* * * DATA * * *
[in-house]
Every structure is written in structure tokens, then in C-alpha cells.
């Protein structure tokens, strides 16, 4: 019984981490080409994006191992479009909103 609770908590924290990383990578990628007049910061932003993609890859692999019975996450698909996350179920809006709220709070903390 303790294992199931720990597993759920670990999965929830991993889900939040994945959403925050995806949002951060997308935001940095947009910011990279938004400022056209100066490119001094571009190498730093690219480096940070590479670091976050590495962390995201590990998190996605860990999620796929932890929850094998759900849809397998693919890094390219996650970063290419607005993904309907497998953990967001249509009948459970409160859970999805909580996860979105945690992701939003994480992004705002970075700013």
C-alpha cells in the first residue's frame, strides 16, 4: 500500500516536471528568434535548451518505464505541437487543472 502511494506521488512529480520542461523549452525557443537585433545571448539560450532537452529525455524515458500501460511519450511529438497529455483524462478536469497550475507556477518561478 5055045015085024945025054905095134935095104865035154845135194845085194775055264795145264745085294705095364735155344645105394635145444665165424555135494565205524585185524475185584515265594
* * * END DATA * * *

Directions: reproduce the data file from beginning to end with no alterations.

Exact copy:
[in-house]
Every structure is written in structure tokens, then in C-alpha cells.
């Protein structure tokens, strides 16, 4: 019984981490080409994006191992479009909103 609770908590924290990383990578990628007049910061932003993609890859692999019975996450698909996350179920809006709220709070903390 303790294992199931720990597993759920670990999965929830991993889900939040994945959403925050995806949002951060997308935001940095947009910011990279938004400022056209100066490119001094571009190498730093690219480096940070590479670091976050590495962390995201590990998190996605860990999620796929932890929850094998759900849809397998693919890094390219996650970063290419607005993904309907497998953990967001249509009948459970409160859970999805909580996860979105945690992701939003994480992004705002970075700013």
C-alpha cells in the first residue's frame, strides 16, 4: 500500500516536471528568434535548451518505464505541437487543472 502511494506521488512529480520542461523549452525557443537585433545571448539560450532537452529525455524515458500501460511519450511529438497529455483524462478536469497550475507556477518561478 5055045015085024945025054905095134935095104865035154845135194845085194775055264795145264745085294705095364735155344645105394635145444665165424555135494565205524585185524475185584515265594